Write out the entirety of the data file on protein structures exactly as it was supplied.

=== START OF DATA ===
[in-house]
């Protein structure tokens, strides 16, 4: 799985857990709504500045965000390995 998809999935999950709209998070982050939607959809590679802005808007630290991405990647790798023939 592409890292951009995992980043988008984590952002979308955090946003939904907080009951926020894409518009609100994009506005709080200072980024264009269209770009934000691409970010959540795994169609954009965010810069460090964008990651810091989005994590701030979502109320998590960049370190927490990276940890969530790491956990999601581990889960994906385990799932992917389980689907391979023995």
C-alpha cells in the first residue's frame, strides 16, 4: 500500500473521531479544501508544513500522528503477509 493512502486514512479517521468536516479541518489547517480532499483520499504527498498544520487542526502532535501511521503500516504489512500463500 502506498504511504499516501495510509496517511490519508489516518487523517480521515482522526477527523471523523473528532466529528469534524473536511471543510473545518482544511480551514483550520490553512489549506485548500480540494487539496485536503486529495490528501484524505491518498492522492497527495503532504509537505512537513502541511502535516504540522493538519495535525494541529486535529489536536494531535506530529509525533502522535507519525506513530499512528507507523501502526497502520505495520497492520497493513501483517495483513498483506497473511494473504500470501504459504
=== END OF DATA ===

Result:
[in-house]
């Protein structure tokens, strides 16, 4: 799985857990709504500045965000390995 998809999935999950709209998070982050939607959809590679802005808007630290991405990647790798023939 592409890292951009995992980043988008984590952002979308955090946003939904907080009951926020894409518009609100994009506005709080200072980024264009269209770009934000691409970010959540795994169609954009965010810069460090964008990651810091989005994590701030979502109320998590960049370190927490990276940890969530790491956990999601581990889960994906385990799932992917389980689907391979023995």
C-alpha cells in the first residue's frame, strides 16, 4: 500500500473521531479544501508544513500522528503477509 493512502486514512479517521468536516479541518489547517480532499483520499504527498498544520487542526502532535501511521503500516504489512500463500 502506498504511504499516501495510509496517511490519508489516518487523517480521515482522526477527523471523523473528532466529528469534524473536511471543510473545518482544511480551514483550520490553512489549506485548500480540494487539496485536503486529495490528501484524505491518498492522492497527495503532504509537505512537513502541511502535516504540522493538519495535525494541529486535529489536536494531535506530529509525533502522535507519525506513530499512528507507523501502526497502520505495520497492520497493513501483517495483513498483506497473511494473504500470501504459504